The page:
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National Broadband Interoperability Test Bed (NBIT)

A room with grid-like walls of white boxes. Blue cone-shaped objects line the floor. An American flag is painted on the back wall.

NIST’s state-of-the-art communication anechoic chamber. 

Credit: NIST

The National Broadband Interoperability Test Bed (NBIT), which opened in 2016, supports studies in wireless coexistence metrology and standards. NBIT lets researchers understand how radar, 5G and Beyond, Wi-Fi, and other wireless systems interact in an integrated environment combining large anechoic and reverberation chambers. By enabling the testing of multiple independent networks (e.g., radar, Wi-Fi, and other wireless systems) in a controlled environment, NBIT will shed light on these independent, uncoordinated systems’ ability to coexist without interference – an understanding critical to developing hardware and software capable of delivering on the promise of spectrum sharing. Unique to NBIT is the integration of live cellular networks, which enables real-world testing of this complex and increasingly ubiquitous wireless-data protocol.

Given the increased crowding of the airwaves, radiated testing with over-the-air signals (as compared to conductive testing using emulators where signals stay in silicon and copper) provides an environment better able to capture complex real-world conditions such as interference, multipath, shadowing, and other factors influencing wireless-system performance.

NBIT’s integration of large semi-anechoic (40’ x 23’ x 20’) and reverberation (17’ x 15’ x 18’) chambers enables a broad range of test conditions, from highly reflective ones that MIMO systems prefer to absorbent ones favored by traditional point-to-point systems. In addition to enabling realistic test environments, these chambers’ large volumes eliminate the risk of electromagnetic interactions among device electronics (as opposed to device antennas, the focus of radiated testing) corrupting experiments. In addition, the semi-anechoic chamber can be made fully anechoic using an RF-absorbent floor covering – or more reflective by hanging conductive curtains to create partial-multipath environments.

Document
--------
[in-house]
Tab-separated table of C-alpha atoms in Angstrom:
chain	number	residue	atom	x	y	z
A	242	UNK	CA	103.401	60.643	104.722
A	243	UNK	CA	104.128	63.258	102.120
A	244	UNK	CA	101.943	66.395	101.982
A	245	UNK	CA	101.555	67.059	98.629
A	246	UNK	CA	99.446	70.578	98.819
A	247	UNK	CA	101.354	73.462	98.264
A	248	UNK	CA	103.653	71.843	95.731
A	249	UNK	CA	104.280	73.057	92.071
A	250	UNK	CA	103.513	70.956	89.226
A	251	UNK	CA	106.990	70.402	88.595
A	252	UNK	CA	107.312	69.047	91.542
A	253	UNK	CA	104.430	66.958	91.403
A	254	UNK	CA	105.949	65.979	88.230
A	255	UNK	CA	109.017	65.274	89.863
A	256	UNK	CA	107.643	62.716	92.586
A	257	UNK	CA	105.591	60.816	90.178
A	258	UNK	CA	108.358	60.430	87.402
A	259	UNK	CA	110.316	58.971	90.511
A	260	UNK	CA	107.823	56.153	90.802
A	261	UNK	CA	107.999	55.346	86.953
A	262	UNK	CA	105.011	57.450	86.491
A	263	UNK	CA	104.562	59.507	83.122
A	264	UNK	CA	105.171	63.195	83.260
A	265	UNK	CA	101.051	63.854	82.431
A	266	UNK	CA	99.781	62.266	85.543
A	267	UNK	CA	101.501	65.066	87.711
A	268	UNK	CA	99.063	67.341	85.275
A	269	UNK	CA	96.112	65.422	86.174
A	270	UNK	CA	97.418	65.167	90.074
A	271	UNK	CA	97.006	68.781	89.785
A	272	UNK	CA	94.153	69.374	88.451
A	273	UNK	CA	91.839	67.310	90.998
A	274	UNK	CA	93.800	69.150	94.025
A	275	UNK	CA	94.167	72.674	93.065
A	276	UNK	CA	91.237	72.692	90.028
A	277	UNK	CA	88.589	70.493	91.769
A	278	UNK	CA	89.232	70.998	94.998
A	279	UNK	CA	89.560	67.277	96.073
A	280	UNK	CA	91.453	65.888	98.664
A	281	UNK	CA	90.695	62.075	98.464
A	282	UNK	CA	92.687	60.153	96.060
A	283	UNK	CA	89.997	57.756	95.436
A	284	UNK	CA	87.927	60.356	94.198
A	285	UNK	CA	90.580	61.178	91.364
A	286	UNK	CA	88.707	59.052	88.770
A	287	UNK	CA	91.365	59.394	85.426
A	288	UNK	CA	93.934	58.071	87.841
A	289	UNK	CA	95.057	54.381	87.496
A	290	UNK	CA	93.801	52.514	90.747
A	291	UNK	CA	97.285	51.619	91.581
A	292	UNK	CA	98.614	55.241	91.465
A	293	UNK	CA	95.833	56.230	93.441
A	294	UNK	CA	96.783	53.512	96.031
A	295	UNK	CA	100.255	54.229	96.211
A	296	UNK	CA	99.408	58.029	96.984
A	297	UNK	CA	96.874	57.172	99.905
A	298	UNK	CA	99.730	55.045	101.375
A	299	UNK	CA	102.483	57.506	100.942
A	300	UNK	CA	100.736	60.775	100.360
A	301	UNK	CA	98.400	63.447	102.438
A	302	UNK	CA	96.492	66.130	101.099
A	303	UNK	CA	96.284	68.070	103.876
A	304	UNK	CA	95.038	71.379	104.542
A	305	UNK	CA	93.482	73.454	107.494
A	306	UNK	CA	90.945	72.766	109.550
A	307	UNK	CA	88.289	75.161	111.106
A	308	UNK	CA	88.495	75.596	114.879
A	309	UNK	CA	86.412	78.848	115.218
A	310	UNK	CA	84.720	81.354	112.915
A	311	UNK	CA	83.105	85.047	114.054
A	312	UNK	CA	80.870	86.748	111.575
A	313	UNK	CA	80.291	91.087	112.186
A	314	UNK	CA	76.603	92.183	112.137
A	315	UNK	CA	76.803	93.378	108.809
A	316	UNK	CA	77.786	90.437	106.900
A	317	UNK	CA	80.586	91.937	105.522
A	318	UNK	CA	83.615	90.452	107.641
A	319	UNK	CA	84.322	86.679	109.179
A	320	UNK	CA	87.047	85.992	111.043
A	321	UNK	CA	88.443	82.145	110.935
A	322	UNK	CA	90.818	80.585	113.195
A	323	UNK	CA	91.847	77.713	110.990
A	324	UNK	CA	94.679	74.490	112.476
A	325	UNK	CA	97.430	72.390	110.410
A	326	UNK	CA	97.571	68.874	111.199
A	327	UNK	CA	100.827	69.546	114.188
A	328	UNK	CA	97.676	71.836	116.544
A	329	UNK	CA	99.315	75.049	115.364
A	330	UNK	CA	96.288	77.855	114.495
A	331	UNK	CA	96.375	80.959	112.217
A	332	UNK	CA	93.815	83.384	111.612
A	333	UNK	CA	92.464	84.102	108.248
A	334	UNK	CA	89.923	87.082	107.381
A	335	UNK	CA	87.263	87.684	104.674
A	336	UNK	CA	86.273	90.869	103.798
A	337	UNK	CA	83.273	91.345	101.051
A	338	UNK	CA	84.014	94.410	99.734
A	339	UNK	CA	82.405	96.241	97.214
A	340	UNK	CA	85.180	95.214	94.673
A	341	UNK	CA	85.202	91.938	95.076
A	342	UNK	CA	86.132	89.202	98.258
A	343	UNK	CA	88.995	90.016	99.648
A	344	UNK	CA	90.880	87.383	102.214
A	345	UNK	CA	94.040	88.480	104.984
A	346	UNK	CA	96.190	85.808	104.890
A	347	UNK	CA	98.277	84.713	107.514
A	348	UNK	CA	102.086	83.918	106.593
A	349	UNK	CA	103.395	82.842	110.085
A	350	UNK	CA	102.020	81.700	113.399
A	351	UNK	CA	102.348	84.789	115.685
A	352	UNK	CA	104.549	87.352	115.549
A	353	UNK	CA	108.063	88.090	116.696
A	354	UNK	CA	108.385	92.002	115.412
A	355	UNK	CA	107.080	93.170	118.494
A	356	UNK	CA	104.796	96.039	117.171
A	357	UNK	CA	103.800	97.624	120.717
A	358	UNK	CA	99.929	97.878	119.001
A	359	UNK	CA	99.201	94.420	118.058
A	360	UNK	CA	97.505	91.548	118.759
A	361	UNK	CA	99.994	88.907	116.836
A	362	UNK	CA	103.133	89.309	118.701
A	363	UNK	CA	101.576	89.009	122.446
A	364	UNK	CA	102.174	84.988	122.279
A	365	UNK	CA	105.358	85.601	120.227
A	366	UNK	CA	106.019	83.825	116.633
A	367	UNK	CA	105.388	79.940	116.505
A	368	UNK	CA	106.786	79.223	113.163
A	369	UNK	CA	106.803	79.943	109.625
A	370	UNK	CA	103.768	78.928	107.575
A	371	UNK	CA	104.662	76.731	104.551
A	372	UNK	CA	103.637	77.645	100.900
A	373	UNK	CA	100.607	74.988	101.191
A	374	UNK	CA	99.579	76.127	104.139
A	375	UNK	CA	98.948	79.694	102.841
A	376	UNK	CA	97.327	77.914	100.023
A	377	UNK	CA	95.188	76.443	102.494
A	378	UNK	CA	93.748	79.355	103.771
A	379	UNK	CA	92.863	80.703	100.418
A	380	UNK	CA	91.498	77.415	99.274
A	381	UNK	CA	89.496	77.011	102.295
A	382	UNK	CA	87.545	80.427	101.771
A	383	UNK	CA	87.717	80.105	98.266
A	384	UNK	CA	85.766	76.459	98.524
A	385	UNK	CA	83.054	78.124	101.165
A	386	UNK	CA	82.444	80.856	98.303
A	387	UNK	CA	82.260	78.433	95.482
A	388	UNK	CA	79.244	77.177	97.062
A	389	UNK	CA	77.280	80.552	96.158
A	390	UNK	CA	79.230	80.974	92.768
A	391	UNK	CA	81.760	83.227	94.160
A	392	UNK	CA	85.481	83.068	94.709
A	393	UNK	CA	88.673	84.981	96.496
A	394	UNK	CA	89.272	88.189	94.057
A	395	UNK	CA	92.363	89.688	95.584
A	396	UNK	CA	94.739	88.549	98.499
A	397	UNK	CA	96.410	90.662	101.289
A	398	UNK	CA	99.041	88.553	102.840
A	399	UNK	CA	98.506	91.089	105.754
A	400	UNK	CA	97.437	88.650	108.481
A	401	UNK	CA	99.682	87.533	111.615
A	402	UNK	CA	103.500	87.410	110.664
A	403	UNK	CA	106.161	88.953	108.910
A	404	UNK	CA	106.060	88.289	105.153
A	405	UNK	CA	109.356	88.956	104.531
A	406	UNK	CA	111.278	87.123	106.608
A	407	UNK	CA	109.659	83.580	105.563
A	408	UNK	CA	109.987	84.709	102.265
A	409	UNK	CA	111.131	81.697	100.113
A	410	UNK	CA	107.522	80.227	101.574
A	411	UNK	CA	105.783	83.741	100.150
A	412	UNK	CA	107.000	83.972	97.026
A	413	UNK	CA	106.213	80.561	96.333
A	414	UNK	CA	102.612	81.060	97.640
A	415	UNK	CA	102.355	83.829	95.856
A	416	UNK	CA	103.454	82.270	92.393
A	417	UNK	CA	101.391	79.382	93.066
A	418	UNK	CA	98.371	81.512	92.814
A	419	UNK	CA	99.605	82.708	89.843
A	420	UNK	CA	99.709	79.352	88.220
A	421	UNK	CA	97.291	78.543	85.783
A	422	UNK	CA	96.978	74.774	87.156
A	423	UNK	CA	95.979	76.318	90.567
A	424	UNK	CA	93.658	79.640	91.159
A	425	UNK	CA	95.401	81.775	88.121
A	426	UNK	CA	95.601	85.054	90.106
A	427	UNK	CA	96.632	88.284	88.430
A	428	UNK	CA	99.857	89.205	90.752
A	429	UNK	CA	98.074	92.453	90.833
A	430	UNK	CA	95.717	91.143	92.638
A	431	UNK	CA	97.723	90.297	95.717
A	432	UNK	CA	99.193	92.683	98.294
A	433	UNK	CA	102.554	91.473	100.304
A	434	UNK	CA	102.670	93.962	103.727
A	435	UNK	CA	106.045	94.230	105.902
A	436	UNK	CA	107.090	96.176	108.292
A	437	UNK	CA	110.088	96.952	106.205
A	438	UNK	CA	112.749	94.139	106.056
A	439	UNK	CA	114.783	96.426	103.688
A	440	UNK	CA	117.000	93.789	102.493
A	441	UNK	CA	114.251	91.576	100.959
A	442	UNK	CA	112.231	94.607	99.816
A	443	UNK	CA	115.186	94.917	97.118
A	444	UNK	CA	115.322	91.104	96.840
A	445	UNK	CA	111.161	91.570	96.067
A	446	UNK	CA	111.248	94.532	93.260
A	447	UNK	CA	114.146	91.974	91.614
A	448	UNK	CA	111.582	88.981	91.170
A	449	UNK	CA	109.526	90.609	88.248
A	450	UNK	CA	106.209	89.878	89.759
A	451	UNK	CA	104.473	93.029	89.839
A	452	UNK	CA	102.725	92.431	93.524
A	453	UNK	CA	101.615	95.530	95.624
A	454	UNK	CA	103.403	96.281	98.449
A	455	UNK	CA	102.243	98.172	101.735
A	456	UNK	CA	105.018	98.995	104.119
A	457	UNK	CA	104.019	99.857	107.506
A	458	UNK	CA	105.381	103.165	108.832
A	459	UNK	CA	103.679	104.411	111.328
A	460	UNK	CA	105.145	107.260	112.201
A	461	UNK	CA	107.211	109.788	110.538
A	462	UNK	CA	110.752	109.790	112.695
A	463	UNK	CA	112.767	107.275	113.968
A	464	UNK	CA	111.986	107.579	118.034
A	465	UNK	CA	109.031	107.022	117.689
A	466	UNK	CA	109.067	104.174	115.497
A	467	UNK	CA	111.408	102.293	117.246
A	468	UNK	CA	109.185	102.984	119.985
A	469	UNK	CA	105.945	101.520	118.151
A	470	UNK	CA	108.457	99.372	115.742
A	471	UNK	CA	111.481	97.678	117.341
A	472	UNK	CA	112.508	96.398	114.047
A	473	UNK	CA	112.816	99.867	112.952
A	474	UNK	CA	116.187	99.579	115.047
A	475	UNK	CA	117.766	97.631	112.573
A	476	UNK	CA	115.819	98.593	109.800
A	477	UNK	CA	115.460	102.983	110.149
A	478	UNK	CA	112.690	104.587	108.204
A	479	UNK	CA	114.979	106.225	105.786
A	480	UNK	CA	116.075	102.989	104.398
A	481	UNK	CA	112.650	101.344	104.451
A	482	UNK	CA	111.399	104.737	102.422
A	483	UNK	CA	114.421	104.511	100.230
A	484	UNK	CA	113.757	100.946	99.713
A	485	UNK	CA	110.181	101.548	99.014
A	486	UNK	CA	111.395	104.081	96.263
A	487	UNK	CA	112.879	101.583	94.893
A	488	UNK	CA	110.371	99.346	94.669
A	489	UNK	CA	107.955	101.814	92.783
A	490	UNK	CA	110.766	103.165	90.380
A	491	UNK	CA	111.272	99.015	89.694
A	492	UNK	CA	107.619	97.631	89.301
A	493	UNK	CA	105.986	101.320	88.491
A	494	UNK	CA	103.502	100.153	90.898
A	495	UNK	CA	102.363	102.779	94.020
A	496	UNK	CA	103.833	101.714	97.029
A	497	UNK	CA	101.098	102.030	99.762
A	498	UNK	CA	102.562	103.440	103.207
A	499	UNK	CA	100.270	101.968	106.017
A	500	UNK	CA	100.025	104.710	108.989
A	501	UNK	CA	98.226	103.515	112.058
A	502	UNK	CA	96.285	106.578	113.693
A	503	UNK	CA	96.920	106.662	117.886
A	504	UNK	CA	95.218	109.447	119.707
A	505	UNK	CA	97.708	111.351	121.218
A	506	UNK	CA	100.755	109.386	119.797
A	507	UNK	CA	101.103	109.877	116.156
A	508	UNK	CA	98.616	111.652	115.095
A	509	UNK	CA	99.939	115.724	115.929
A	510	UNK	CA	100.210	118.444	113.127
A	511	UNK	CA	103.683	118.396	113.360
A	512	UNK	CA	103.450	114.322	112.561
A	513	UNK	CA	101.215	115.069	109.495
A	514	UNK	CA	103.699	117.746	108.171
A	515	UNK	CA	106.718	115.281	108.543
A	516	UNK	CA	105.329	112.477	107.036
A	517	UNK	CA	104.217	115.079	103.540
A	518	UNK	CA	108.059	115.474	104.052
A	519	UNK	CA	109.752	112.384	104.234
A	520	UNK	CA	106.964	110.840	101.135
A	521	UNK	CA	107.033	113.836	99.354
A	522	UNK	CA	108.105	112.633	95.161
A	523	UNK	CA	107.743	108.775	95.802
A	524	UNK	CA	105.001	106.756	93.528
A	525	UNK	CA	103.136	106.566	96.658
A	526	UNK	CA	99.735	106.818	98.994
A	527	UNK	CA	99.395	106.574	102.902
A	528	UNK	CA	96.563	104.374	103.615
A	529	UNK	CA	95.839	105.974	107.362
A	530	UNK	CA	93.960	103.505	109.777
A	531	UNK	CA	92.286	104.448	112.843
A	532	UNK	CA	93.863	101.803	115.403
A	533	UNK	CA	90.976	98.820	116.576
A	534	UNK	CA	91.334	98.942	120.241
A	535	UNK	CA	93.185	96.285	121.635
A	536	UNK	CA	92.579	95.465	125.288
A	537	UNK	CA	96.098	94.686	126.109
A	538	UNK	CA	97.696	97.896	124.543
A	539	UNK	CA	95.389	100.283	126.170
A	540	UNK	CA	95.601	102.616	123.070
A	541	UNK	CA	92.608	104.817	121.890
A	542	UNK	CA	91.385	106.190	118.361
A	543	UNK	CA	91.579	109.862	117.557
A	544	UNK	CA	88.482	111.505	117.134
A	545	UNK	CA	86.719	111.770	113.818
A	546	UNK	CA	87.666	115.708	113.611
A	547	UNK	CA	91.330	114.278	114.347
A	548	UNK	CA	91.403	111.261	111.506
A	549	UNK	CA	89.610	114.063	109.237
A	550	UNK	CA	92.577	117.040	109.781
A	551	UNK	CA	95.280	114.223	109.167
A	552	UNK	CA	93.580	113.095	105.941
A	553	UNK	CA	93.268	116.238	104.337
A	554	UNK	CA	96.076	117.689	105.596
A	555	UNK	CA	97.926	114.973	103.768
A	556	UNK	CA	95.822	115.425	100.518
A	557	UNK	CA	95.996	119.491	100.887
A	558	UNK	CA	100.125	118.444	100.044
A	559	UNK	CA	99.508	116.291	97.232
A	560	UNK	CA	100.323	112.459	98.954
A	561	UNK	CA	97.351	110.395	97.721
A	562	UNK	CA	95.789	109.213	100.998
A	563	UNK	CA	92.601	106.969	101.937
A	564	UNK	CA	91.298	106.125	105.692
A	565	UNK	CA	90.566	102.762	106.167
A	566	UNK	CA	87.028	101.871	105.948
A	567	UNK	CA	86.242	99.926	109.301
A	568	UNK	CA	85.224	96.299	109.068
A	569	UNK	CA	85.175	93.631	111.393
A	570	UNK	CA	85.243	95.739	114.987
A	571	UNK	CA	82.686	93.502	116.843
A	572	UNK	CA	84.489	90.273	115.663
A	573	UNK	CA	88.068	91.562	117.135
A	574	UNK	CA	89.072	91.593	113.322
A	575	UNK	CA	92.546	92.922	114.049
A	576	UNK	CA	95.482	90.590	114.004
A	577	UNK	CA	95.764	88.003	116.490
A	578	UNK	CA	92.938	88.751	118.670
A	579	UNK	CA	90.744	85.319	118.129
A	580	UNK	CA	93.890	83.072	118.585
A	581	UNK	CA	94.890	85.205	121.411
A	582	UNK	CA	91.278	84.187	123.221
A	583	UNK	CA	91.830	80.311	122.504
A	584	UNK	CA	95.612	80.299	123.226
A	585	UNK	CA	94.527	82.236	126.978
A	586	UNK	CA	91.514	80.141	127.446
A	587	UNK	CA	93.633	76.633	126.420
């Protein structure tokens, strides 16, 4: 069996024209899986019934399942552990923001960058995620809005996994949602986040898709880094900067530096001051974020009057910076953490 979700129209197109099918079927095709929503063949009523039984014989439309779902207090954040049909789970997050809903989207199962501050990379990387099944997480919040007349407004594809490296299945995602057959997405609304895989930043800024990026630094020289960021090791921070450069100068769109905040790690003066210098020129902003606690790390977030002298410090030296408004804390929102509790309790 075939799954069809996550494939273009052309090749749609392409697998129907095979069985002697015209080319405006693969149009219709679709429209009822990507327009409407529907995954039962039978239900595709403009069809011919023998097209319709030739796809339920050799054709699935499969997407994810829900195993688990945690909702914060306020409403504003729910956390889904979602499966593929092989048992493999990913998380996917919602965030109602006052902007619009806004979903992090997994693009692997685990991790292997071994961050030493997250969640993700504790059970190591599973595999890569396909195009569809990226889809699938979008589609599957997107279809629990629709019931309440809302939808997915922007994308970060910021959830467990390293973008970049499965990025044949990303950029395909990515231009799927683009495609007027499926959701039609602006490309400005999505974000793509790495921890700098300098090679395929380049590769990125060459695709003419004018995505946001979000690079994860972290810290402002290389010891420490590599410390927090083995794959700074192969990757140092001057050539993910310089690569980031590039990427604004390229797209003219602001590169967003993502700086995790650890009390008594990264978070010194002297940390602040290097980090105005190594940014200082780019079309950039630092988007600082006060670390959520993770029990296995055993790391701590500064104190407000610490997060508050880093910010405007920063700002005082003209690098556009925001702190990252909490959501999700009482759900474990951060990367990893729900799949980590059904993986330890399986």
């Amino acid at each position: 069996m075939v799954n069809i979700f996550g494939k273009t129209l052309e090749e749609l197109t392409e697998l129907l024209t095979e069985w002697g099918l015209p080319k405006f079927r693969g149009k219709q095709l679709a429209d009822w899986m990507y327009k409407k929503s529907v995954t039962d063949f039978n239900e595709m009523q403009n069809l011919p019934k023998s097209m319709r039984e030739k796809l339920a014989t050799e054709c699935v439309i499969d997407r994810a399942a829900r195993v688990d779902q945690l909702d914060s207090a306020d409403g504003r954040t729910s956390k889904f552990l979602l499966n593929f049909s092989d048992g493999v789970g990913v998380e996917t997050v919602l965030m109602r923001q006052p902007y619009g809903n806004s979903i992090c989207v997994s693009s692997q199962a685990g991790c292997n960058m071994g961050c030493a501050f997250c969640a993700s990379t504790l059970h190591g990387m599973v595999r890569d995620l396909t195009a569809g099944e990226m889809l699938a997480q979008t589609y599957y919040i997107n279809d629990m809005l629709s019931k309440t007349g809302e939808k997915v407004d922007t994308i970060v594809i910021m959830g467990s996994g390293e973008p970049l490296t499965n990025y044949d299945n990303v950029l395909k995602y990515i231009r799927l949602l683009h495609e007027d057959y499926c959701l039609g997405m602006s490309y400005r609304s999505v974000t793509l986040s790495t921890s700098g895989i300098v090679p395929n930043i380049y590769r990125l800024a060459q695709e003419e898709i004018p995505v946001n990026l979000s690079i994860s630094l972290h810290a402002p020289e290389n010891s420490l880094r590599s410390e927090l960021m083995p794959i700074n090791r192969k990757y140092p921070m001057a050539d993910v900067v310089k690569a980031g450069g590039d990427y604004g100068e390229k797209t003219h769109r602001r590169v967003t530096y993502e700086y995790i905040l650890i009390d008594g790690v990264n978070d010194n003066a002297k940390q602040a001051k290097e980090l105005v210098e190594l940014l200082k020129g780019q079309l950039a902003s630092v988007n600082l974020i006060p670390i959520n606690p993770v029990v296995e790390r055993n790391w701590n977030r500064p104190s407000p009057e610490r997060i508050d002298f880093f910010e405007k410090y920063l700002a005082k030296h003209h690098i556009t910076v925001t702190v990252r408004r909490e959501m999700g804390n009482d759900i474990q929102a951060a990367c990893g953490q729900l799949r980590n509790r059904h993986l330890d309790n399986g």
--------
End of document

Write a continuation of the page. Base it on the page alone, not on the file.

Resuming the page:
In addition to the chambers themselves, NBIT’s capabilities include:

  • A series of cellular base stations (4G, 5G, and beyond) are connected to NIST CTL's Public Safety Communications Division cellular infrastructure.
  • An expandable, MIMO-capable multi-channel transceiver, initially with four channels providing 200 MHz instantaneous bandwidth from 100 MHz to 6 GHz.
  • An expandable four-channel channel emulator with 160 MHz bandwidth from 100 MHz-6 GHz and custom fading profiles.
  • A single-channel signal generator with 160 MHz IQ bandwidth up to 20 GHz. Generates IEEE 802.11 a/b/g/n/ac, Bluetooth, FD/TDD LTE, LTE-A, custom pulses, and custom fading.
  • A single-channel spectrum analyzer with 500 MHz bandwidth up to 43 GHz. Capable of real-time analysis of IEEE 802.11 a/b/g/n/ac, Bluetooth, FD/TDD LTE, LTE-A, 5G, and custom pulse analysis.


Created June 9, 2016, Updated July 19, 2022